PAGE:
Myth or Fiction! The Bhangra Daytimer (Part 1)

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Times are very different these days, if you fancy going out for a night out, whether that is for food or a night on the tiles, nothing really is made of it.

Image by Hiveminer.com/sanj

During the mid 80’s and early 90’s though, 2nd generation Punjabi’s were living in a different world. The only time people really went out was, for lads, a one off trip to the pub with Dad to play pool & eat crisps & for the ladies, well going out was going to visit relatives & the odd stopover.

Nothing wrong with that, it was a unique period, as families lived close to each other & gatherings were a regular thing, social media was the Des Pardes & watching network east.

But, like so many Punjabi’s we wanted more & we wanted to taste the apple that had dropped from the tree. Bhangra Music was huge, I mean massive & the only time (as a teenager) you got to see your UK Bhangra heroes was at weddings, we wanted more & we wanted it now, but how!

Gigs were happening up & down the land & those second generation Asians who were at Uni now were going in huge numbers to these events, the parents were blissfully unaware that little Papu was rocking dance floors across the UK as there was no way of knowing.

But younger brothers & sisters were jealous, they were stuck at home doing the same thing over and over  again it whilst their elders were out at gigs with DCS, Malkit, Heera & Alaap to name a few.

The thirst for music & not the thirst for alcohol created a market for the “Day-timer” why should just those elders enjoy the big bands & nights out, I mean if we were on the girls side at a wedding, we couldn’t dance to any songs anyway, we were too busy forming Seva lines to feed the grooms side.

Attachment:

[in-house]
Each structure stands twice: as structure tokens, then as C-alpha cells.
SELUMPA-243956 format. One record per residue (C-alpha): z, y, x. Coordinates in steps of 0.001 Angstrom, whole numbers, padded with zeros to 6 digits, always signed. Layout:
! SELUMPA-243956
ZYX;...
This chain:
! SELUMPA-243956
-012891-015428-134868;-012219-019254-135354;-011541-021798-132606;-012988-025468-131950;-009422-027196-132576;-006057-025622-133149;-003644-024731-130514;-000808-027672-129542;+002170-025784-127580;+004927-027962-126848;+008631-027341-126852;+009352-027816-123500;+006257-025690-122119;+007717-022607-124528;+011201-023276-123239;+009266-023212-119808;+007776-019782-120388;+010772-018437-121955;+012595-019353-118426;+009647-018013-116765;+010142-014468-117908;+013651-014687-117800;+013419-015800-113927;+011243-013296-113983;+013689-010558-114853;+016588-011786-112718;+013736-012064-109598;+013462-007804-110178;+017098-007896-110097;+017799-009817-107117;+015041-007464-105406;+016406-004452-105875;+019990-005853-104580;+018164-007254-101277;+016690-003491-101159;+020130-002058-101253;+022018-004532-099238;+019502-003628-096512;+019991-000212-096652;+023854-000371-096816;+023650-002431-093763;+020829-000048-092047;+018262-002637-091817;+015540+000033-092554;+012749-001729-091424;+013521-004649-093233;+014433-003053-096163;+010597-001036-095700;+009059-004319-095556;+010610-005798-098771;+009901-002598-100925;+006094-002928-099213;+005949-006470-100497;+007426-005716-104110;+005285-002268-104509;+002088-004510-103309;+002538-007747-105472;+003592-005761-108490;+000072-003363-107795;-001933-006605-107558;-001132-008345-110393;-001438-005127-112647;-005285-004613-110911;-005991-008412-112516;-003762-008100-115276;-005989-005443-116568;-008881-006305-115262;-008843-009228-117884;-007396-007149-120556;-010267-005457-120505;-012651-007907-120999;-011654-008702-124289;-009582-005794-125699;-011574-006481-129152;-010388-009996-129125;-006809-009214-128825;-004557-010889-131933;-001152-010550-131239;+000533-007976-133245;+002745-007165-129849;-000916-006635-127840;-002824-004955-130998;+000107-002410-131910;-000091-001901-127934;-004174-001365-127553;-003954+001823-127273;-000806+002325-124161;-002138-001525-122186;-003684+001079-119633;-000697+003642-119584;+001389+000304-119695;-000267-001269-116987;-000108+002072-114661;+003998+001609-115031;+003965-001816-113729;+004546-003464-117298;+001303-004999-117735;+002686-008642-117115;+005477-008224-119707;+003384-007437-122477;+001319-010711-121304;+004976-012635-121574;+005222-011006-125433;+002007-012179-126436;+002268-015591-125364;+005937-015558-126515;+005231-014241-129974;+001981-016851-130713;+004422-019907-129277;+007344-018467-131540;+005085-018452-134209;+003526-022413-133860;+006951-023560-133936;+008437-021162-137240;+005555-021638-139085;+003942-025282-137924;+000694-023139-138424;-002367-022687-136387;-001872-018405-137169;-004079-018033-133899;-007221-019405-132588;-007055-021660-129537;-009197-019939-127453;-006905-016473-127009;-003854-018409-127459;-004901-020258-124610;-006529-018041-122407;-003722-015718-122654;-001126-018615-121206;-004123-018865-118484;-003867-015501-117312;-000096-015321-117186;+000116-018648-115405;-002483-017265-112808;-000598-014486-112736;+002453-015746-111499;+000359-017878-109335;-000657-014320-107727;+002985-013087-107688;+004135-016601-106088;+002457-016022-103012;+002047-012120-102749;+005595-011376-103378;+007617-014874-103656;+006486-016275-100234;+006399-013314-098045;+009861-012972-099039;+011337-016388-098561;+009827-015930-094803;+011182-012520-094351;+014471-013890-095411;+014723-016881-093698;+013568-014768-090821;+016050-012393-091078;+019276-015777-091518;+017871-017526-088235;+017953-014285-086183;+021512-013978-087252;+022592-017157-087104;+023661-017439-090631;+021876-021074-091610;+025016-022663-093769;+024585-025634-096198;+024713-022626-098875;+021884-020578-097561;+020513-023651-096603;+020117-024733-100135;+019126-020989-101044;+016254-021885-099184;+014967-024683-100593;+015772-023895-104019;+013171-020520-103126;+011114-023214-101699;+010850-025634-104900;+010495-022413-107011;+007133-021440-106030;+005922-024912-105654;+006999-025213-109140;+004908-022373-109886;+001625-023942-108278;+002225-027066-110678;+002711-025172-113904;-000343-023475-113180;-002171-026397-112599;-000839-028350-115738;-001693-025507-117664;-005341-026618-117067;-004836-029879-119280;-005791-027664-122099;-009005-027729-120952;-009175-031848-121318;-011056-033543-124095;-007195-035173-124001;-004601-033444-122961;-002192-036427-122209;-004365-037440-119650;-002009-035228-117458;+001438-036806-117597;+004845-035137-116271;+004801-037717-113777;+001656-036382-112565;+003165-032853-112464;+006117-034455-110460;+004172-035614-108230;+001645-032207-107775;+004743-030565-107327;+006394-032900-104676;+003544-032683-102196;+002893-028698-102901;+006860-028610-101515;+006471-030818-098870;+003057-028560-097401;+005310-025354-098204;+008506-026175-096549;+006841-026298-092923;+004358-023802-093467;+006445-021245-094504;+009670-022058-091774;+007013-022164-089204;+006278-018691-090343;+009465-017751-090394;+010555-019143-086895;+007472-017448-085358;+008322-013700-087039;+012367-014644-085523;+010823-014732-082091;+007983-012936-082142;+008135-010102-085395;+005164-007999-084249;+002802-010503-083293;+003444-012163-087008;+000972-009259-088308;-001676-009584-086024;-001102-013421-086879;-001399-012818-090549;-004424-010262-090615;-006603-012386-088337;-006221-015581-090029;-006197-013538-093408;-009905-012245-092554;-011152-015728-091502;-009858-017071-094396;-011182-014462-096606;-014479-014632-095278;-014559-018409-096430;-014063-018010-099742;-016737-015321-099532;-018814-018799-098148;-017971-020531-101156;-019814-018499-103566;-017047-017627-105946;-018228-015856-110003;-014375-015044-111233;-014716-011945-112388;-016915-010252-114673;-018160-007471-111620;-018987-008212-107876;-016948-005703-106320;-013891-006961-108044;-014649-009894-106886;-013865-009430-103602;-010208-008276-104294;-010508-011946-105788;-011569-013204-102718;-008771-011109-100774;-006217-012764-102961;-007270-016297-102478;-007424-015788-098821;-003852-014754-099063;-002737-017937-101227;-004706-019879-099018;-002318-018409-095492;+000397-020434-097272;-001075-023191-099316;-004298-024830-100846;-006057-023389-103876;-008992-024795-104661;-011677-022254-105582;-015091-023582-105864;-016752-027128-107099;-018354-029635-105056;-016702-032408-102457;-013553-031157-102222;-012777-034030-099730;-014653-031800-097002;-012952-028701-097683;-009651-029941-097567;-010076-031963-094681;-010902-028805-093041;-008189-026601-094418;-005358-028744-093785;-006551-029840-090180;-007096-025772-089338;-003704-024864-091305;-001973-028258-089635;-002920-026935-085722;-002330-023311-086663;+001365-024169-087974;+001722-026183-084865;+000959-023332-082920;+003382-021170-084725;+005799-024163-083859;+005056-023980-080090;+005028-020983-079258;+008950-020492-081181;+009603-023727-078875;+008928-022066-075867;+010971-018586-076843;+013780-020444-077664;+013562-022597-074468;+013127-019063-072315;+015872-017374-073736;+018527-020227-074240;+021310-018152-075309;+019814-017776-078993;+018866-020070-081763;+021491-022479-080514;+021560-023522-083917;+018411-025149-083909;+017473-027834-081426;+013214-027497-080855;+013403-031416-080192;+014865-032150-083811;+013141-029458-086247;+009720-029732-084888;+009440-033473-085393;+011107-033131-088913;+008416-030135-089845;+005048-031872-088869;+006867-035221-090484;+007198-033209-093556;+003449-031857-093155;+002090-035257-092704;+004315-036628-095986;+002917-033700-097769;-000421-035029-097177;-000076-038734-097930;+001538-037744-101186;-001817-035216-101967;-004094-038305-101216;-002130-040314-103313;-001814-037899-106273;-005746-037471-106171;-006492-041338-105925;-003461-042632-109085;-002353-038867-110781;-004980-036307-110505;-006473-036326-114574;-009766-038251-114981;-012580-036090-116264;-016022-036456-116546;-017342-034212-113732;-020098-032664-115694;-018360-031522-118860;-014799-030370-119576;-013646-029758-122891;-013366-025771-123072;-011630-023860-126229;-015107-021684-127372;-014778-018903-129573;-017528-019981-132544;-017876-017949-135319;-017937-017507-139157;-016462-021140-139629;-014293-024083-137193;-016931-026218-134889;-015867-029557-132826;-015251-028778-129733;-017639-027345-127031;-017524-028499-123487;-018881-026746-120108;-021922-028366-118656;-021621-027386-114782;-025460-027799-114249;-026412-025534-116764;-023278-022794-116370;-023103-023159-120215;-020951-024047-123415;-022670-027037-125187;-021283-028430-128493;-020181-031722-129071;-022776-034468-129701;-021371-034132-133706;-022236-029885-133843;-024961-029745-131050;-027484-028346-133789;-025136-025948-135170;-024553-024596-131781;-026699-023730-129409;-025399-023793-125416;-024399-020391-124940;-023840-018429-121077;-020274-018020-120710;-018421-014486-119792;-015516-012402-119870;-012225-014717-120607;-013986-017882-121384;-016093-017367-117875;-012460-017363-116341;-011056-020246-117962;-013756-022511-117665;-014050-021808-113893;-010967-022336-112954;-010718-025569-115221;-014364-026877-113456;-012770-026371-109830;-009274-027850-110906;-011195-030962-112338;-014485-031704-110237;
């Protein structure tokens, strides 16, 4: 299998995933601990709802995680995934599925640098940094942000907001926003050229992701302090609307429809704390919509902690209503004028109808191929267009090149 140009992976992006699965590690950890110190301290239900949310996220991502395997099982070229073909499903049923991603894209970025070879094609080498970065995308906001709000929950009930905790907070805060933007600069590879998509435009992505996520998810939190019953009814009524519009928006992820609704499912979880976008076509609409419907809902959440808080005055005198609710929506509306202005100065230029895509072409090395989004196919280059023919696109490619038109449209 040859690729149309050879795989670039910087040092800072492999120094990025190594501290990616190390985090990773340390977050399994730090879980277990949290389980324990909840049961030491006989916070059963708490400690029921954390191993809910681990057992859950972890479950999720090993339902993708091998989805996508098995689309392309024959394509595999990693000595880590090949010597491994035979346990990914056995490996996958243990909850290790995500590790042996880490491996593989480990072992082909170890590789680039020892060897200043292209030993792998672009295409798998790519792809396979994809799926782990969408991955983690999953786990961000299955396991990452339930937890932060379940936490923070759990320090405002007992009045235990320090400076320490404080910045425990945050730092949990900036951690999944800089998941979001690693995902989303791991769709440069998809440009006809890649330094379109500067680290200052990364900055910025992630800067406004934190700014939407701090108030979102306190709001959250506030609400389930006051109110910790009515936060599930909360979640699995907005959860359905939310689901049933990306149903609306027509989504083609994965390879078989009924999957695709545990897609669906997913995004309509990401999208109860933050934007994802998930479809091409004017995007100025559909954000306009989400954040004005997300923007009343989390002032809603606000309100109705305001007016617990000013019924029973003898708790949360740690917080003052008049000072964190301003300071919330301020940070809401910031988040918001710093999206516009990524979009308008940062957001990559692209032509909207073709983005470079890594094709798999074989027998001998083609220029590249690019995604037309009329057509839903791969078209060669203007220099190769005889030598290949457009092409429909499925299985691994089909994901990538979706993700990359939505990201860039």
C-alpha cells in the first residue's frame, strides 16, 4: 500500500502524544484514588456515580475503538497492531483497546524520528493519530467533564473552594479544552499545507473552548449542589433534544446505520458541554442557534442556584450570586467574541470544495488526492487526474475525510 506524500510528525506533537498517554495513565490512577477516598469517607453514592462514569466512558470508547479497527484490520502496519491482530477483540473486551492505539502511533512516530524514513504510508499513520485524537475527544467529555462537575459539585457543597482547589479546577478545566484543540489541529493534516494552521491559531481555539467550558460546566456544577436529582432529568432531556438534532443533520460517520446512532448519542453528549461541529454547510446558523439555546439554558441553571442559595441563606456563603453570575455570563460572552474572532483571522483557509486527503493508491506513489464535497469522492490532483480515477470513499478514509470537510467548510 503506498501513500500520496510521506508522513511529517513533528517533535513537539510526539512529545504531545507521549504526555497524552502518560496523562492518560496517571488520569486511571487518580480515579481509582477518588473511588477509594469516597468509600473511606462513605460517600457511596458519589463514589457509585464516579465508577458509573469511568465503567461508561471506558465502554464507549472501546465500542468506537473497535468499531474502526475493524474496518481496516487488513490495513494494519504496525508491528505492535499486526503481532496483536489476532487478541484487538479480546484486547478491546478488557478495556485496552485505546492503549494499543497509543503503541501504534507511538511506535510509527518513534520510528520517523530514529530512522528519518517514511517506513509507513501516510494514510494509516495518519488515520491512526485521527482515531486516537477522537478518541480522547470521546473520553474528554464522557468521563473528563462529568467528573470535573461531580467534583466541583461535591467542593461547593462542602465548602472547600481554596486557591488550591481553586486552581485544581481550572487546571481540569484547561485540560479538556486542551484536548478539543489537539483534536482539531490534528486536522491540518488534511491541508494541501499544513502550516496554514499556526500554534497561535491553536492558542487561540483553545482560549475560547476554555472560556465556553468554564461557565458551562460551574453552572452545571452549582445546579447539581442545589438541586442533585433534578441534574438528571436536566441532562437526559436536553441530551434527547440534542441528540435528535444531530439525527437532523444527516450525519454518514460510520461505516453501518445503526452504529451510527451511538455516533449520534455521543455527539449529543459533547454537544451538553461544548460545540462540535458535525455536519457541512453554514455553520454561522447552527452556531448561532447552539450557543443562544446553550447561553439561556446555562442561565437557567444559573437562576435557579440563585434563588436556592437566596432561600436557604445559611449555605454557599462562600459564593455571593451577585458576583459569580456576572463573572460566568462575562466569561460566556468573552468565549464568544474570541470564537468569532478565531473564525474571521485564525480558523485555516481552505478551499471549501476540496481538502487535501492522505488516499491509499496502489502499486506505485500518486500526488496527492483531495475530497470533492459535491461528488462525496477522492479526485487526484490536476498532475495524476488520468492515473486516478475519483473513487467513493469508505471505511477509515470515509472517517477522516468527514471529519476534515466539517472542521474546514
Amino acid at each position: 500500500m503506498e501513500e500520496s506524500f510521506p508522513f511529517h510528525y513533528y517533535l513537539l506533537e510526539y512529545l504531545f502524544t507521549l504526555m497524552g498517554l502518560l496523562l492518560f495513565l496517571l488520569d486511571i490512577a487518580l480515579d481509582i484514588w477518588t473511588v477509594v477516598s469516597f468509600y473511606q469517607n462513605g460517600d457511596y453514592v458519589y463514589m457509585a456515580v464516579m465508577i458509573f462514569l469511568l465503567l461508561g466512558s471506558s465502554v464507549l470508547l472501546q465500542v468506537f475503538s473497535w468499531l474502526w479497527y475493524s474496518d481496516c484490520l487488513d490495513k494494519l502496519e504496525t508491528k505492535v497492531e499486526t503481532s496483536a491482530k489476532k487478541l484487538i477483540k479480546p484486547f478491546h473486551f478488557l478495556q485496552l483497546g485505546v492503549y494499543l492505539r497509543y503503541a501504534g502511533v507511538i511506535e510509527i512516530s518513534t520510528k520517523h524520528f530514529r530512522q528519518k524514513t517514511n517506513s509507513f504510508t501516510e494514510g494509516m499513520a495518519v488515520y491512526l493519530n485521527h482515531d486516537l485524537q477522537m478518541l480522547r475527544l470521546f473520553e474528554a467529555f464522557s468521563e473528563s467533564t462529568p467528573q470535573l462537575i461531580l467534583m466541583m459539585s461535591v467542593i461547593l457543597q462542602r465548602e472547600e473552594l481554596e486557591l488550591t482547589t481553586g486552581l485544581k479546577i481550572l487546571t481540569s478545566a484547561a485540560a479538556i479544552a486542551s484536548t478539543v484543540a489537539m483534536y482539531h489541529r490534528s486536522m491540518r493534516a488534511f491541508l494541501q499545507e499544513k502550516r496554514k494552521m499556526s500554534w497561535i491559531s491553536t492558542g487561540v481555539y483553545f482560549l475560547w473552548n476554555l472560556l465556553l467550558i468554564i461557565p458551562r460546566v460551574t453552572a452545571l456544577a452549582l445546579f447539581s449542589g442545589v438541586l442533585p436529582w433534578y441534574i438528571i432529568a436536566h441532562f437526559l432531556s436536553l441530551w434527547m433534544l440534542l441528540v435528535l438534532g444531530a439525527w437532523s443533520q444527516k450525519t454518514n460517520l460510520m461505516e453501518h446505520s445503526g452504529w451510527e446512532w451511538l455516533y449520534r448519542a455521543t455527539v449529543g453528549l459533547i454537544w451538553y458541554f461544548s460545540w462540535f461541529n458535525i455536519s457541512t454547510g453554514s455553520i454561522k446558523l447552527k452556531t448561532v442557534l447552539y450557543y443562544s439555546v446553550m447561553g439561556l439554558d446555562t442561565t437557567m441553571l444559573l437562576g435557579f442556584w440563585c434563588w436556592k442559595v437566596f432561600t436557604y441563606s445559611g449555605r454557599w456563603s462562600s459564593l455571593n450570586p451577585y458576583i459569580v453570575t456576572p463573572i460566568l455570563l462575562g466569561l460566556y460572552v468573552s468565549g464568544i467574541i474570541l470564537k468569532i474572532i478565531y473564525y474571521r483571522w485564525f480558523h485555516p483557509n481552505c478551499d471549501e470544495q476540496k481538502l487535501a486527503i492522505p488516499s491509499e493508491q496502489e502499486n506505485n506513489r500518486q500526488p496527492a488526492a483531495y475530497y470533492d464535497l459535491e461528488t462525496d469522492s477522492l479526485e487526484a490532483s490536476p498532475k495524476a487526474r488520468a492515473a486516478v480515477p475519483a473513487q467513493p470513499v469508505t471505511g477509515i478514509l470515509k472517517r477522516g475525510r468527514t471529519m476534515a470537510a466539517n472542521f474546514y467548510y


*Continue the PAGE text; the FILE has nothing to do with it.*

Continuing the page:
Punjabi’s being Punjabi’s sensed a gap in the market, young Punjabi’s who wanted to enjoy a good dance. Another couple of benefits to this, clubs are closed in the daytime so they were extra cheap to hire! & bands who were not gigging in the week, boom they were cheaper to hire too.

So if it’s cost effective, let’s go!

Image by Hiveminer.com/sanj

The daytimers were huge I’m talking three thousand kids in a venue at the same time, schools registers were getting more X’s than a pools coupon! These blew up!

London, Birmingham & Leeds these were massive & the beauty of them, your parents were non the wiser & remember clubs were not permitted to sell alcohol at these venues during the day, but damn they sold out of soft drinks quicker than most Bhangra artists careers.

Rav, DJ and radio broadcaster with music collective Punjabi Hit Squad, attended and later performed at daytimers in London. “You’d tell your parents you were staying late at school,” he says. “Then you’d walk out with your uniform on, jump on a bus, pay £10, have a rave, and be home for 6pm.”

& that was the thing, these were escapism it was a generation rebelling, but in secret, like I said no social media, so who knew you was there? Any letters from the school about not being present were usually opened by yourself anyway as the postman’s rounds were done by 8am (yes 8am).

New street station at 4pm after a day-timer was unreal, you would see Punjabi boys & girls flooding into the toilets dressed as Michael Jackson & coming out dressed as Adrian Mole! Home by 5pm to have your roti with a P.E bag full of clubbing clothes.

I always remember a Chinese whisper that would do the rounds, yet did anyone actually see it?

“Yo, Tari’s mama found out he was at the daytimer, yo he turned up & pulled him off the dance floor, & kicked the shit out of him,&  took him home”

Did anyone actually witness this event? 😂

The thing with daytimers they were fun for so many, Equinox in Leicester Square was the most memorable for us over 2500 people, no trouble just pure escapism, many of today’s Bhangra dancers & musicians were inspired by daytimers.

For approx 12 year’s day timers were massive events, the late 80’s & up until the mid 90’s saw the events peak, the line up at the events were bigger than those at night time gigs, so why would you not go!

Good days, & we loved every moment of them, & like we mentioned they inspired a new generation of dancers & musicians …. Read Part 2 here “Daytimer Culture & The New Breed”

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